Updated at 5:41am
PARIS (AP) — French police raided more than 150 locations overnight as authorities released the names of two more potential suicide bombers involved in the Paris attacks— one born in Syria, the other a Frenchman wanted as part of a terrorism investigation.
The raids came as the hunt continued for members of the sleeper cell that carried out last Friday’s gun and bomb attacks that killed 129 people and as France launched its heaviest airstrikes on the Islamic State group’s de-facto capital in Syria.
French Prime Minister Manuel Valls said Monday “we are at war” against terrorism.
French authorities say Sunday night’s airstrikes destroyed a jihadi training camp and a munitions dump in the city of Raqqa, where Iraqi intelligence officials say the attacks on Paris were planned.
Twelve aircraft including 10 fighter jets dropped a total of 20 bombs in the biggest air strikes since France extended its bombing campaign against the extremist group to Syria in September, a Defense Ministry statement said. The jets launched from sites in Jordan and the Persian Gulf, in coordination with U.S. forces.
The Paris prosecutor’s office said one suicide bomber who blew himself up in the Bataclan music hall Friday night was Samy Amimour, a 28-year-old Frenchman charged in a terrorism investigation in 2012. Amimour was placed under judicial supervision, but dropped off authorities’ radar in 2013 and an international arrest warrant was issued.
An attacker who blew himself up outside the national soccer stadium was found with a Syrian passport with the name Ahmad Al Mohammad, a 25-year-old born in Idlib, the prosecutor’s office said. It said fingerprints from the attacker match those of someone who passed through Greece in October.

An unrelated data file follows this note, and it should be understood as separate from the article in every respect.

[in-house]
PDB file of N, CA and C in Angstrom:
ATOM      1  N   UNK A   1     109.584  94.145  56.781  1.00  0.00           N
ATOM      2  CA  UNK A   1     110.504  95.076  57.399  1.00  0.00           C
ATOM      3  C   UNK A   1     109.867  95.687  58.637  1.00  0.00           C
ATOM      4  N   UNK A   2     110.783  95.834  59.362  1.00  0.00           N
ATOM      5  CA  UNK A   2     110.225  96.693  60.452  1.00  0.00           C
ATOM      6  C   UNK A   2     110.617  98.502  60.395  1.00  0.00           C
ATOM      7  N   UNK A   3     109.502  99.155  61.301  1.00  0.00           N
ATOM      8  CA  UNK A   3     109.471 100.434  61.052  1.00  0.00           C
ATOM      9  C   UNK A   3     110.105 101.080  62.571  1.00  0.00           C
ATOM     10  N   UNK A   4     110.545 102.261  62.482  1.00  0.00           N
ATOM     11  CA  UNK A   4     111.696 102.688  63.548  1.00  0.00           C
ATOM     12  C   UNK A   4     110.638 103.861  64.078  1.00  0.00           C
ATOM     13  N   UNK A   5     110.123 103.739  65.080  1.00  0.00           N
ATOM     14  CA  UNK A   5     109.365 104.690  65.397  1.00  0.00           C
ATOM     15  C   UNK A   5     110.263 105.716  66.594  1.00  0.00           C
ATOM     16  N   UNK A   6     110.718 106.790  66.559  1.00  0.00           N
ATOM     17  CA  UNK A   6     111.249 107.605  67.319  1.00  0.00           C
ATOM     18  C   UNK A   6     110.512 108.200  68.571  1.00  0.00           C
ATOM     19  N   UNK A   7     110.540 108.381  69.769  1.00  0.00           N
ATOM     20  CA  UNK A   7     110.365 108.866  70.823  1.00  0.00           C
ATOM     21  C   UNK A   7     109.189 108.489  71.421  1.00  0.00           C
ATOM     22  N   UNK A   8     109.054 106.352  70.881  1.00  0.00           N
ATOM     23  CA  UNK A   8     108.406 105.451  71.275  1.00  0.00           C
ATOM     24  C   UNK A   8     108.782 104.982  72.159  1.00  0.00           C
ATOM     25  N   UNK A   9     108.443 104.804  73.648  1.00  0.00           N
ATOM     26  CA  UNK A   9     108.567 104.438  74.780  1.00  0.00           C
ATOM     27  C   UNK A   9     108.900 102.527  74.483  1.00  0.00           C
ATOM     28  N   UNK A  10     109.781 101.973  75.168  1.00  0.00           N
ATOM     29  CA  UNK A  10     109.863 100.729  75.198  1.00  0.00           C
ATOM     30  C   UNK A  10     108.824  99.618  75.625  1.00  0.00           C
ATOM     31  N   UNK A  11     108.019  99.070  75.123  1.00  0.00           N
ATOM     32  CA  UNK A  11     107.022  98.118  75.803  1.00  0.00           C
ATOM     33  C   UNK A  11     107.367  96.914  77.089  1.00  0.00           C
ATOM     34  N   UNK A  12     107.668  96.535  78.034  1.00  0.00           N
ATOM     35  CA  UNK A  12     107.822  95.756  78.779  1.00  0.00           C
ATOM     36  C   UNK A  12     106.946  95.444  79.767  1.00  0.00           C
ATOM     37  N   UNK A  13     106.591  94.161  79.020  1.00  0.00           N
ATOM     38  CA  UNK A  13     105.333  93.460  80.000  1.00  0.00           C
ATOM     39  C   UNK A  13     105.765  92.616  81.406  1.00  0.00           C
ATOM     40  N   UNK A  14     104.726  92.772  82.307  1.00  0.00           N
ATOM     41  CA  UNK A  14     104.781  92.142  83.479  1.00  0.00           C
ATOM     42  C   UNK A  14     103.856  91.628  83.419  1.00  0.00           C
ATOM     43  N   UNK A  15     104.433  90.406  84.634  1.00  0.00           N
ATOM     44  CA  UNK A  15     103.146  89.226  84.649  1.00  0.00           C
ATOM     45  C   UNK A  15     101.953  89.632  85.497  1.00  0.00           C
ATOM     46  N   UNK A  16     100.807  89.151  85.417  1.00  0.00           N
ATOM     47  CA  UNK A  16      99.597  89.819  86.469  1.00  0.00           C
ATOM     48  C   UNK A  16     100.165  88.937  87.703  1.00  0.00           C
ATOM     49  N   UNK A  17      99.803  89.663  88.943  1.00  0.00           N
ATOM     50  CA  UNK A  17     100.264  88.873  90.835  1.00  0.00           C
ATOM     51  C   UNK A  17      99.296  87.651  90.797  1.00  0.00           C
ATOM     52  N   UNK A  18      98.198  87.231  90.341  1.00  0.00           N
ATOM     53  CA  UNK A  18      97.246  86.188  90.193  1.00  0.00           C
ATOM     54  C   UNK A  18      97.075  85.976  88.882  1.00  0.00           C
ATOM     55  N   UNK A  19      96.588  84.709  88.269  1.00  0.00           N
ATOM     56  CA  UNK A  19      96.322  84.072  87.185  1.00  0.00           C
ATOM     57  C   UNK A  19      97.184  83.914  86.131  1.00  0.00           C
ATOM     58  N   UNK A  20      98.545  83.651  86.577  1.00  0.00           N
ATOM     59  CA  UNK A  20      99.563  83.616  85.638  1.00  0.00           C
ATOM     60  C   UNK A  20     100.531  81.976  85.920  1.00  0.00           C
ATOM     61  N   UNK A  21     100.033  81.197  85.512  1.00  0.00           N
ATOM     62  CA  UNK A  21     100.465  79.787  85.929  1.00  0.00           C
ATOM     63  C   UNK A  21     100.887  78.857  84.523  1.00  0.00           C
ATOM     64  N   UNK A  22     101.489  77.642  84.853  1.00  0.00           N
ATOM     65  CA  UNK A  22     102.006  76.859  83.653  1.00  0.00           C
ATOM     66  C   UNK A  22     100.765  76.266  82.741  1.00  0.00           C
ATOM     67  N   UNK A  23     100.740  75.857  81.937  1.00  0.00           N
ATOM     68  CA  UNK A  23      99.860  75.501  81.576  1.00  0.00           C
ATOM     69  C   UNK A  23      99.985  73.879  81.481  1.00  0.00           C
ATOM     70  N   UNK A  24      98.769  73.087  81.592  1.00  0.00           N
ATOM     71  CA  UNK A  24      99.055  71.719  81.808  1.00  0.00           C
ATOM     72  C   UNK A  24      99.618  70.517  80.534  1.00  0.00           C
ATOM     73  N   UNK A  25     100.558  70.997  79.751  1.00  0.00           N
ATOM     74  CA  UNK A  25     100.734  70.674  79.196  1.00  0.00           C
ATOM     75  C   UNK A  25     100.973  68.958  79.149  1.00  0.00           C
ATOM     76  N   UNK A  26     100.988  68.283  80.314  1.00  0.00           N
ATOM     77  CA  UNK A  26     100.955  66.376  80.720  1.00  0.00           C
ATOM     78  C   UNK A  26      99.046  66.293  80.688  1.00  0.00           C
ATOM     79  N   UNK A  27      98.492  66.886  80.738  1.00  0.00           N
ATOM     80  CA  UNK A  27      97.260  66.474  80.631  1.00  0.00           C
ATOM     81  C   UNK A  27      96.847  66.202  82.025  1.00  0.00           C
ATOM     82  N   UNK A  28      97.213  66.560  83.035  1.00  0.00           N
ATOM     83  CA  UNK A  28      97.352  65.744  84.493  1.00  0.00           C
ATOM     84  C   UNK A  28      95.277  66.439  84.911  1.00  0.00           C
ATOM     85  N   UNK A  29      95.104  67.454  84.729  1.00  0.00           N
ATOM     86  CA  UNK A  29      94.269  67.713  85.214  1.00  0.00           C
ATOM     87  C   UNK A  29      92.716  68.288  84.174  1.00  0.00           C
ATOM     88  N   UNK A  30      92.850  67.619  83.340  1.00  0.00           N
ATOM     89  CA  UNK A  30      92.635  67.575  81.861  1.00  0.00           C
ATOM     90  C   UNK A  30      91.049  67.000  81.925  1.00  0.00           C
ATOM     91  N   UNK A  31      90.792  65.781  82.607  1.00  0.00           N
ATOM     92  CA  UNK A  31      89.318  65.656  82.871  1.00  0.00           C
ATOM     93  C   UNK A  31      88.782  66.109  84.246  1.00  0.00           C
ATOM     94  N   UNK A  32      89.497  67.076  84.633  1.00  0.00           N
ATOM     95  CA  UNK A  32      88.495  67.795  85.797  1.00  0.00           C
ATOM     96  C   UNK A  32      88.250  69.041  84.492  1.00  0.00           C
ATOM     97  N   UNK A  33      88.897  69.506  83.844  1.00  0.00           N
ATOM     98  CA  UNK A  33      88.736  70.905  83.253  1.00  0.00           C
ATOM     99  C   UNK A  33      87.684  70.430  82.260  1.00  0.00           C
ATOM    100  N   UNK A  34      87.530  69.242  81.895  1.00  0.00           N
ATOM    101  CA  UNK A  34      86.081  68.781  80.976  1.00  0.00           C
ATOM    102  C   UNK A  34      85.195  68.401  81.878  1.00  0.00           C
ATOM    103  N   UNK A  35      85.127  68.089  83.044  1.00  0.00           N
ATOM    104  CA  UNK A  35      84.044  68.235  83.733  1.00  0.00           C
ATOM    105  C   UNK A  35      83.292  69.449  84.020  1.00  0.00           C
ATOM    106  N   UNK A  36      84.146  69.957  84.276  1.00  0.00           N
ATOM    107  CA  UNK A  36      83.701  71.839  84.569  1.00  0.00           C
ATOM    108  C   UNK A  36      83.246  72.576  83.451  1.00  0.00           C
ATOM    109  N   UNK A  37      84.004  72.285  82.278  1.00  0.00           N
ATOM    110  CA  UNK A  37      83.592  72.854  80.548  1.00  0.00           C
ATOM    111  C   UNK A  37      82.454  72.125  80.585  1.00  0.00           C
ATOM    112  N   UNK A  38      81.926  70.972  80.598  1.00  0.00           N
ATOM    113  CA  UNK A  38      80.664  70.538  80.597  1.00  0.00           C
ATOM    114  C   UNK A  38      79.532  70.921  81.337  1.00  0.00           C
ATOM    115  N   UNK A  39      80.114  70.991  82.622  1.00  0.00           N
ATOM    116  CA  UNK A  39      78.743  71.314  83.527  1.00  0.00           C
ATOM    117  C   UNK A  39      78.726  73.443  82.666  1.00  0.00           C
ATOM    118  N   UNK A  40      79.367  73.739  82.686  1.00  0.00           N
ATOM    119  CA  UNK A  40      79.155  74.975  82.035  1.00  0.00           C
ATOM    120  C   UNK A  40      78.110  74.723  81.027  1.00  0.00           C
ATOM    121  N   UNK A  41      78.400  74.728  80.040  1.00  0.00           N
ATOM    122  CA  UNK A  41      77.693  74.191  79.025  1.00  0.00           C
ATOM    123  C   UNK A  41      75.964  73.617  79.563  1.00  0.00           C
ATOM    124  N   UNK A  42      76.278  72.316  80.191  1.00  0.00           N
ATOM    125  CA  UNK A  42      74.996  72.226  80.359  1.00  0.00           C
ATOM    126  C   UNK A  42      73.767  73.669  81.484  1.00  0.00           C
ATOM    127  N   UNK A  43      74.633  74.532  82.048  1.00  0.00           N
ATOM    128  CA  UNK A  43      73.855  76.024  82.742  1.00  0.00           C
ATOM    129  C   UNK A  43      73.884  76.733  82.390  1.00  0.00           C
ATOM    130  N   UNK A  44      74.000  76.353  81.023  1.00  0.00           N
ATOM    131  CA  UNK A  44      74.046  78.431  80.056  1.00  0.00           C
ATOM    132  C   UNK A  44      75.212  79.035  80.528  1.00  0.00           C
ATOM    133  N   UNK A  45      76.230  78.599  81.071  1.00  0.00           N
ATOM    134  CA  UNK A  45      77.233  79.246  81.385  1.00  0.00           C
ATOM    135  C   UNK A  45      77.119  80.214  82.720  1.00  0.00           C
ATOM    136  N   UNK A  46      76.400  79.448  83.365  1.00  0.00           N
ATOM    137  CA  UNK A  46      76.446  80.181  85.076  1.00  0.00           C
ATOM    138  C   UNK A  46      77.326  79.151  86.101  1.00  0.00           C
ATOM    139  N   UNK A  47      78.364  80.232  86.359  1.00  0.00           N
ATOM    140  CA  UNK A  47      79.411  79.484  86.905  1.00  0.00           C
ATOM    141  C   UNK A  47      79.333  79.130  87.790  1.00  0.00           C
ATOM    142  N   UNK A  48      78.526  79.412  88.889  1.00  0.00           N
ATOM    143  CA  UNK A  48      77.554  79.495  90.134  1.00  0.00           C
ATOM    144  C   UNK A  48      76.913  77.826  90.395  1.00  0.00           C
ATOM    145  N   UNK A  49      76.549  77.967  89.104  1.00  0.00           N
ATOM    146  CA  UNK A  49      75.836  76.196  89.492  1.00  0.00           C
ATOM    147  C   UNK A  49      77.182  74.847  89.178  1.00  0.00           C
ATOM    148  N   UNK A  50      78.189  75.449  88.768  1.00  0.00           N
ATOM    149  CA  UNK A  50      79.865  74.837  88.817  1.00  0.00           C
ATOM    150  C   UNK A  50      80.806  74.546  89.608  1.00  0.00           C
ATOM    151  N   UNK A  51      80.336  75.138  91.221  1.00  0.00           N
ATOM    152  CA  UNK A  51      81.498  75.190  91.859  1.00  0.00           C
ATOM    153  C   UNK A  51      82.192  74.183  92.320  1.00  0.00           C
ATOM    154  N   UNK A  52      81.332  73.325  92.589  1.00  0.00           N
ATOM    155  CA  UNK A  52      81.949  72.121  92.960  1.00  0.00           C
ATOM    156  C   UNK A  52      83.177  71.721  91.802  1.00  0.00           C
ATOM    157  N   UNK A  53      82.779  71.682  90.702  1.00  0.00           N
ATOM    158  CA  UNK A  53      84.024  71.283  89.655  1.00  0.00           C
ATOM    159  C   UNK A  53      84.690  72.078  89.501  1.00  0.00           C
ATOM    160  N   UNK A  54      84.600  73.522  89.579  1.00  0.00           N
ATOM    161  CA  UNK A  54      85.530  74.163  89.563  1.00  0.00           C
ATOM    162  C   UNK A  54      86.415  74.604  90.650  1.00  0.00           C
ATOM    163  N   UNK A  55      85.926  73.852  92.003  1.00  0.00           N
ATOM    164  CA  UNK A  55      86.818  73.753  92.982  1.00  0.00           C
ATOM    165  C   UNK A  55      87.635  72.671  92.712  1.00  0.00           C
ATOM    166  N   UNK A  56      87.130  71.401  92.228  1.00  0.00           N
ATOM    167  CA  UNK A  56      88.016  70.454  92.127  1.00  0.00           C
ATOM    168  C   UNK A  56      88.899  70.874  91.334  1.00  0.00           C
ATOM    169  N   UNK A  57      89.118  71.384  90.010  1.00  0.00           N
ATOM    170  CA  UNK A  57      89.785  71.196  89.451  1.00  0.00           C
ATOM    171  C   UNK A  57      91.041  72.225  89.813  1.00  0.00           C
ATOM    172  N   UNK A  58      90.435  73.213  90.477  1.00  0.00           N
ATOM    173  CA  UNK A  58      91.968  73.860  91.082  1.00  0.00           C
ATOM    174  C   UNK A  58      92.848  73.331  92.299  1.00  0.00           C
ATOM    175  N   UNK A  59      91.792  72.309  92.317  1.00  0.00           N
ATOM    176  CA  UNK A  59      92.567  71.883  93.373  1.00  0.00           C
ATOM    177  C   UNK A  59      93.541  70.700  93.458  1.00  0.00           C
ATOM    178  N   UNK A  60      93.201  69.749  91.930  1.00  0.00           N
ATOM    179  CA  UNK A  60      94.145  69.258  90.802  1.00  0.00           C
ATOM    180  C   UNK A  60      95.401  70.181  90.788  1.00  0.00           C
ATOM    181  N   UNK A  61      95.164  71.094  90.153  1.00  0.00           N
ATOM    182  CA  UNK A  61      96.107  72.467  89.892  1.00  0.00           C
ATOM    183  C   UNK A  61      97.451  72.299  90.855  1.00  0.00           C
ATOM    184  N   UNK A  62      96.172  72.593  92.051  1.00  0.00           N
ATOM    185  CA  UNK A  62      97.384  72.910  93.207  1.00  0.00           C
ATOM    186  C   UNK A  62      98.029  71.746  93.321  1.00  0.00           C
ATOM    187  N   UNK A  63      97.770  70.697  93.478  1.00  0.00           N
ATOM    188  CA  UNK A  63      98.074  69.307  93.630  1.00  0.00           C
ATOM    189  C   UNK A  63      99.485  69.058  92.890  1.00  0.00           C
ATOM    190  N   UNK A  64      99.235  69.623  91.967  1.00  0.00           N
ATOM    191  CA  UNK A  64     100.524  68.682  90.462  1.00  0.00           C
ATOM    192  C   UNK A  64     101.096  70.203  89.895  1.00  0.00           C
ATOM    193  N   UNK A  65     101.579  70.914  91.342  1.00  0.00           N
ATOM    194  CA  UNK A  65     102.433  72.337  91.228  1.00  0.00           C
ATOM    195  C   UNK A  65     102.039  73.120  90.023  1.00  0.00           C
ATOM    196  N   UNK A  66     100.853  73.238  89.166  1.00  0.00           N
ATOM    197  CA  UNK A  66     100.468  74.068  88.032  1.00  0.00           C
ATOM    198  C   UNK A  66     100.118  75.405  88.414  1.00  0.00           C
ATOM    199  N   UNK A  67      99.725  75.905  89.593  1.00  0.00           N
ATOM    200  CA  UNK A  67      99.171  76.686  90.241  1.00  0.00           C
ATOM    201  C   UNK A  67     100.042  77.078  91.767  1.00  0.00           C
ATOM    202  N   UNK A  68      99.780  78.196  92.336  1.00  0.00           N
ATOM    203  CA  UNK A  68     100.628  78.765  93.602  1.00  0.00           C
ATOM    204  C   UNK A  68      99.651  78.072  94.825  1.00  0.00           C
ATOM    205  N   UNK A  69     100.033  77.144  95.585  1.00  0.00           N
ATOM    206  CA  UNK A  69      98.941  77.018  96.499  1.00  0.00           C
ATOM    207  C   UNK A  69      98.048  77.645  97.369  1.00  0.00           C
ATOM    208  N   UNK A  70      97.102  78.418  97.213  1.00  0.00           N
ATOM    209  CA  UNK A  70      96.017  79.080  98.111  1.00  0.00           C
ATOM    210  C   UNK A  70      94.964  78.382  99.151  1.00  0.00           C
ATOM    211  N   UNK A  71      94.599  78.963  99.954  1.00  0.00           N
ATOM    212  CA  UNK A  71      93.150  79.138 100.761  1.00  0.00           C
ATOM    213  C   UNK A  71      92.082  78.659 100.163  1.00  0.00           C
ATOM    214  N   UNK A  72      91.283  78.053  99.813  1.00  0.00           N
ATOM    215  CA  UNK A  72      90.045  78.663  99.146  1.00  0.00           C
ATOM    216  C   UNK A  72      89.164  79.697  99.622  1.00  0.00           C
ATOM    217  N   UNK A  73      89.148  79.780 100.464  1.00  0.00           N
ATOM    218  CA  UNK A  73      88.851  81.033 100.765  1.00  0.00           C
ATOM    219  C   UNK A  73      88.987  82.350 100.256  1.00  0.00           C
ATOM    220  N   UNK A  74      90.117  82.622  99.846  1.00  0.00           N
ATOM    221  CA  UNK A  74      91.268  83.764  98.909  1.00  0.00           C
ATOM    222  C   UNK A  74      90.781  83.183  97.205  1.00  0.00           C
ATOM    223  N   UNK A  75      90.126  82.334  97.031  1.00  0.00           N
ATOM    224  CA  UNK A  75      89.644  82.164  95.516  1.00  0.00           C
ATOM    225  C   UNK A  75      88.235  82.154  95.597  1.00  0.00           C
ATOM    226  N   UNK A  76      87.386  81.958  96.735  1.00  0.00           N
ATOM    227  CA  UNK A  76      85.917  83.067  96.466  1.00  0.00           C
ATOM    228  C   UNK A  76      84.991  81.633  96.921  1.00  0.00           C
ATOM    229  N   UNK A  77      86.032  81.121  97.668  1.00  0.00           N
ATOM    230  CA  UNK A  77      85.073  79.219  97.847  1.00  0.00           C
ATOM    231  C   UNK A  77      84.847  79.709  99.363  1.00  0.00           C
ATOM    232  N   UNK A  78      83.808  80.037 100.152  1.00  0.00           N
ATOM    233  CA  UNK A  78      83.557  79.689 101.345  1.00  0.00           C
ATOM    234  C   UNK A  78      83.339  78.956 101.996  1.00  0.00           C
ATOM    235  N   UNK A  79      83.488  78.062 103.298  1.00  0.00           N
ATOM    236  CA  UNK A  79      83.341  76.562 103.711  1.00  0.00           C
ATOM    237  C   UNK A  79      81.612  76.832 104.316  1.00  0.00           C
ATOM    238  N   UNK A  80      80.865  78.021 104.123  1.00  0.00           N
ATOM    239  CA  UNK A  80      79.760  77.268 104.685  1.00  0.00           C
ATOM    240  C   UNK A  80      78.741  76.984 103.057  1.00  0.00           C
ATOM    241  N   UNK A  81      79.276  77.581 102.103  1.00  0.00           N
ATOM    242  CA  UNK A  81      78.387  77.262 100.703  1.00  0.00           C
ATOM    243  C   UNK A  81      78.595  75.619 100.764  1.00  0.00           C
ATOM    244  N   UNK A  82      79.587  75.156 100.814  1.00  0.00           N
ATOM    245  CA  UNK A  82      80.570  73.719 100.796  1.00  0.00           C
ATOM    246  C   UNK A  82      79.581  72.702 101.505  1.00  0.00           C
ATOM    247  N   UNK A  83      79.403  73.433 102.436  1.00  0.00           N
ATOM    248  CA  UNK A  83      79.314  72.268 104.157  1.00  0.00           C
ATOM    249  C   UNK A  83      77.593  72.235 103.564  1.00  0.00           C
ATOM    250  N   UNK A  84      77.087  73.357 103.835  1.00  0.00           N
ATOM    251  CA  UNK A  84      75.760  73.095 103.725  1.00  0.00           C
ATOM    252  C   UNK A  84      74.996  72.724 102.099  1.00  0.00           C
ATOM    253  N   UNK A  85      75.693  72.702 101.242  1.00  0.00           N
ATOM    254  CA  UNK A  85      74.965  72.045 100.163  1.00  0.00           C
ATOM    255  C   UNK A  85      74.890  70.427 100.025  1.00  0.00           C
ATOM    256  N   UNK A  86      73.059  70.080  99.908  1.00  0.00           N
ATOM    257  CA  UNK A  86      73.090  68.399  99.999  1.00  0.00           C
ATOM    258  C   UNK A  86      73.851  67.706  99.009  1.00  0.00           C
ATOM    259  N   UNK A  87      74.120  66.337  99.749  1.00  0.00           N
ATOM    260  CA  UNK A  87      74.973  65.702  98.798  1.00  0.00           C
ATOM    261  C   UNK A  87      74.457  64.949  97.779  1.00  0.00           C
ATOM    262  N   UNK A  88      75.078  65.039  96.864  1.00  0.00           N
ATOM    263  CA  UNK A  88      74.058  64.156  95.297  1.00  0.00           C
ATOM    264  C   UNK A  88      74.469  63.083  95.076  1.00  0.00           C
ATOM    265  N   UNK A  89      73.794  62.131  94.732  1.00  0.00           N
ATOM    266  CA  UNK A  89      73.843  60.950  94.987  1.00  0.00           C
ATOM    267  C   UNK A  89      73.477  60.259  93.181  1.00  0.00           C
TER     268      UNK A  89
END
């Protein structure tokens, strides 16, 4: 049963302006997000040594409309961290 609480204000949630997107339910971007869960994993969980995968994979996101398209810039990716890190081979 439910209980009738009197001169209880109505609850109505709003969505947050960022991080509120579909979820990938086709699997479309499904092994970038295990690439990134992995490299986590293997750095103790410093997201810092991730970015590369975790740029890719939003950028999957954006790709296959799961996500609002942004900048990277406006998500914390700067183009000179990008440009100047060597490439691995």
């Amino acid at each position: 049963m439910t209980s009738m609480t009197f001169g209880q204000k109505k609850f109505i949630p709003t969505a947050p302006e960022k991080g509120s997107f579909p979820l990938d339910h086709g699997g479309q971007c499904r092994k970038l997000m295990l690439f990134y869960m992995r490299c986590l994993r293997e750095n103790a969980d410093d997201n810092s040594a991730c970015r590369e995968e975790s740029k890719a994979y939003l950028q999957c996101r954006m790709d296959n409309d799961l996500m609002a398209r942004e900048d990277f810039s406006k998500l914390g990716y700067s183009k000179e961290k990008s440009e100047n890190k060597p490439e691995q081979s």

Across France and throughout Europe, people were due to pause for a minute’s silence in memory of the victims of the worst attack on French soil since World War II.
Tension was high in France and Belgium as police looked for a key suspect. The arrest warrant for Salah Abdeslam, a 26-year-old born in Brussels, calls him very dangerous and warns people not to intervene if they see him.
Yet French officials revealed to The Associated Press that police already had him in their grasp early Saturday, when they stopped a car carrying three men near the Belgian border. By then, hours had passed since authorities identified Abdeslam as the renter of a Volkswagen Polo that carried hostage takers to the Paris theater where so many died.
Three French police officials and a top French security official confirmed that officers let Abdeslam go after checking his ID. They spoke on condition of anonymity, lacking authorization to publicly disclose such details.
Tantalizing clues about the extent of the plot have emerged from Baghdad, where senior Iraqi officials told the AP that France and other countries had been warned on Thursday of an imminent attack.